Compared with most other markets, offshore vessel owners can reflect relatively positively on the Caspian market where major oil projects are progressing. Tengizchevroil’s development of the Tengiz oil field in Kazakhstan has led to contracts for multiple vessels owned and operated by a consortium between Topaz Energy and Marine and Blue Water Shipping. The combined revenue from these contracts will be more than US$500 million, according to Topaz. It has commissioned construction of 15 module carrying vessels (MCVs) for field operation. These are due to enter service in the second quarter of 2018.
Topaz has also been appointed the technical manager of three additional MCVs by a consortium consisting of Blue Water Shipping and Kazmortransflot. All of these vessels will be transporting oil and gas modules for at least two years to the Tengiz oil field from transshipment bases in Kazakhstan.
Two more MCVs were ordered in September from Vard Holdings. The 123m vessels are similar to the 15 units it is already building for Topaz. Vard’s shipyards in Tulcea and Braila in Romania and Vung Tau in Vietnam are constructing the MCVs for second-quarter 2018 deliveries.
There was further good news for the Kazakh offshore oil industry as the consortium of oil companies developing the huge Kashagan oil field have begun production testing. The US$50 billion project has been beset by delays and problems since development began a decade ago, so the field operator, North Caspian Operating Co, will be pleased to restart production since facilities were closed down three years ago. Kashagan began production in 2013, but output was suspended because of technical problems with the gas pipelines.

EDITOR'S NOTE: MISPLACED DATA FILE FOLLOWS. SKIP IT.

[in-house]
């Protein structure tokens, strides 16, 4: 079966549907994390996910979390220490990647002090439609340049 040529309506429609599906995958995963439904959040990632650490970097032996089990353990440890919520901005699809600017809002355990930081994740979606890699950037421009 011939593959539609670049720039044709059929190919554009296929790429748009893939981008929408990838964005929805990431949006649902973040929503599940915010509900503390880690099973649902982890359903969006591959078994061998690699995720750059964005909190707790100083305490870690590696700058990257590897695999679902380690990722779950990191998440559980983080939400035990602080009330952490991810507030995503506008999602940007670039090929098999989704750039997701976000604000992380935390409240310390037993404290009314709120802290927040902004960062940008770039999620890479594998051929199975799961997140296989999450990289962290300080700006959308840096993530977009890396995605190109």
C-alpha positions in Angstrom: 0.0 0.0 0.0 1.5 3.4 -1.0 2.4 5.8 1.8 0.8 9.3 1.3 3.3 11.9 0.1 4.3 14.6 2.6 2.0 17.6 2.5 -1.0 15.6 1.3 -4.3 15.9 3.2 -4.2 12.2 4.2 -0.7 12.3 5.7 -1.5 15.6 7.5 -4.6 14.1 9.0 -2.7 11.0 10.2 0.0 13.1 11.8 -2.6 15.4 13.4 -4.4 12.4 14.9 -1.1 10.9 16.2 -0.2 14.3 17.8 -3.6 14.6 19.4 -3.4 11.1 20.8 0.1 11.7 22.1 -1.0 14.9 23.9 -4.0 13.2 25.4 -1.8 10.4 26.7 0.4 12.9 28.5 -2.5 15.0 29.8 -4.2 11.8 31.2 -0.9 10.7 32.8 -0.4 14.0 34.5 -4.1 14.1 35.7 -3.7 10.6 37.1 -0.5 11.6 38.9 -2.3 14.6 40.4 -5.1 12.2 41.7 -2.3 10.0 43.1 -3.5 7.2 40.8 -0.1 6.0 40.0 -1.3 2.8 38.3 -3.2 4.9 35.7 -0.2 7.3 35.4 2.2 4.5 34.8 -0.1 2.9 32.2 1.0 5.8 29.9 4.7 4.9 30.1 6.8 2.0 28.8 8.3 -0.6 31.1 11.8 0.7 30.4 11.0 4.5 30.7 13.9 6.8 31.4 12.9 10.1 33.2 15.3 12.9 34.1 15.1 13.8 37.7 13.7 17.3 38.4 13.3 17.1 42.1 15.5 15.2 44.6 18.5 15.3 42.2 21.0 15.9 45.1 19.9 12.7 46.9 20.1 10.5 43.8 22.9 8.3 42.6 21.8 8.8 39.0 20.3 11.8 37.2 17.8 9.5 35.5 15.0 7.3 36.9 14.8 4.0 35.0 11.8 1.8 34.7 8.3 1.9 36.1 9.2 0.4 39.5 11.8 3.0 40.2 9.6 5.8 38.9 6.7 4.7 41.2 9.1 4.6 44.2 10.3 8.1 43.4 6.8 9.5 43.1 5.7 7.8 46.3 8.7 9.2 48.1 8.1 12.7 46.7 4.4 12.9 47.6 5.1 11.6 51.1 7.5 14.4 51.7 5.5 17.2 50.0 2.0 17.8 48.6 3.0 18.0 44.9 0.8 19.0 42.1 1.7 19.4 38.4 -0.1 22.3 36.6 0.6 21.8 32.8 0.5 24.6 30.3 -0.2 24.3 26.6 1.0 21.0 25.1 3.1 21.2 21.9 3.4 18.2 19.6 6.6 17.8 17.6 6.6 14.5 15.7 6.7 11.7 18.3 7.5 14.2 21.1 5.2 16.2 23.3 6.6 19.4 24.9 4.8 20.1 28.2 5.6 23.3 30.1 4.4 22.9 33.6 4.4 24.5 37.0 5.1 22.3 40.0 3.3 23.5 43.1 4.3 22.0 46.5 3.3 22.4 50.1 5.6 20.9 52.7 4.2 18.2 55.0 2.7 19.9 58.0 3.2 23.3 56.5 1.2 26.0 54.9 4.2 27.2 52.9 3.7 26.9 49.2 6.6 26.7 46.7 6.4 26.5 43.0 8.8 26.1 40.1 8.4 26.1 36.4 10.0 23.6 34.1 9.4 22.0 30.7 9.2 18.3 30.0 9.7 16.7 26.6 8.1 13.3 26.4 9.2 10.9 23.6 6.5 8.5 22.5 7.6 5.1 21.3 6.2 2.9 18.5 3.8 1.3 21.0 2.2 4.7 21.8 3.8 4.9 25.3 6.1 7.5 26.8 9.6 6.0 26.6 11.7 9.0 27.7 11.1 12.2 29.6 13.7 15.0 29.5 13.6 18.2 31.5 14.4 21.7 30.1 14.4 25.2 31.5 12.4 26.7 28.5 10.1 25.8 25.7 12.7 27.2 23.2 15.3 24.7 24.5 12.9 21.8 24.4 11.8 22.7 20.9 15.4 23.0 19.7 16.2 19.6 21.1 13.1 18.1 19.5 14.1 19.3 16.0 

There was good news in Azerbaijan, where BP is already operating two large offshore oil and gas projects. In September, state oil company Socar signed an agreement with Malaysia’s Petronas to explore and develop hydrocarbons in the prospective offshore Goshadash block in the Caspian. This is 15km north of the Absheron archipelago in water depths of between 10m and 50m, so jack-up rigs can be used for exploration drilling. If this goes ahead, there would be support opportunities for vessel owners.
One owner operating in Azerbaijan has added another vessel to its fleet. Caspian Marine Services has taken delivery of a new fast crew supply vessel from Austal Ltd’s shipyard in Western Australia. Rashid Behbudov is a 70m Incat Crowther-designed large crew transfer catamaran. It can carry 150 passengers plus 16 crew at a maximum speed of 30 knots over a range of 400 nautical miles. It has a cargo deck area of more than 400m², an Ampelmann walk-to-work gangway and DP2 class dynamic positioning.
In the Black Sea, Gazprom has made progress on its proposed TurkStream gas pipeline project. It has received permits from the Turkish authorities to survey the planned route for the pipeline in Turkey’s territorial waters. This is a resurrection of the South Stream gas project that was cancelled for political reasons.
If the TurkStream project does progress, it will follow 660km of the previously proposed South Stream route and then another 250km route to supply Russian gas to the European part of Turkey. Gazprom expects to lay two strings of gas line, with the first one exclusively for gas supplies to the Turkish market.
In the Mediterranean, most of the offshore activity is focused on new gas projects in Egypt, but vessel operators are also picking up work from mobilising rigs to the region from the North Sea. The latest deal involved Finarge’s 19,000 bhp and 220-tonne bollard pull anchor handlers AH Varazze and AH Valletta towing Transocean’s semi-submersible rig Sedco 704 from Scotland to Malta in October.